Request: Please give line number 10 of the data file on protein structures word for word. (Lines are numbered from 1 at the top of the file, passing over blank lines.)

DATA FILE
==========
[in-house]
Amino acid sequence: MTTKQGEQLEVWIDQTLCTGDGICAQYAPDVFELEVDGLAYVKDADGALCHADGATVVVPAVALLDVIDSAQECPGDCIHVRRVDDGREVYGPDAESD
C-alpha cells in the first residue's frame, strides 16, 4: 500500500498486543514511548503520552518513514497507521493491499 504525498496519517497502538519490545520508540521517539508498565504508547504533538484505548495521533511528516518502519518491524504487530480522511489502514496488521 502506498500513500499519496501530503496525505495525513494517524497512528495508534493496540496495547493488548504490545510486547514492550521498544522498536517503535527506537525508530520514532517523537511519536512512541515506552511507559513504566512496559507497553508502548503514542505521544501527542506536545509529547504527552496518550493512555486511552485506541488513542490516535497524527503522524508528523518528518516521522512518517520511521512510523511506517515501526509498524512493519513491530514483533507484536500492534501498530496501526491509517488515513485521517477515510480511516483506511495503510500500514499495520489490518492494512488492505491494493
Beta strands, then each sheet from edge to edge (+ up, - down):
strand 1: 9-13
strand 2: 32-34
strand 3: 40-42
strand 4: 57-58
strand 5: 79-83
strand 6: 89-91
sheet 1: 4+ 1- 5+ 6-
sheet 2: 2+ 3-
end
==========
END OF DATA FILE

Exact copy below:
strand 6: 89-91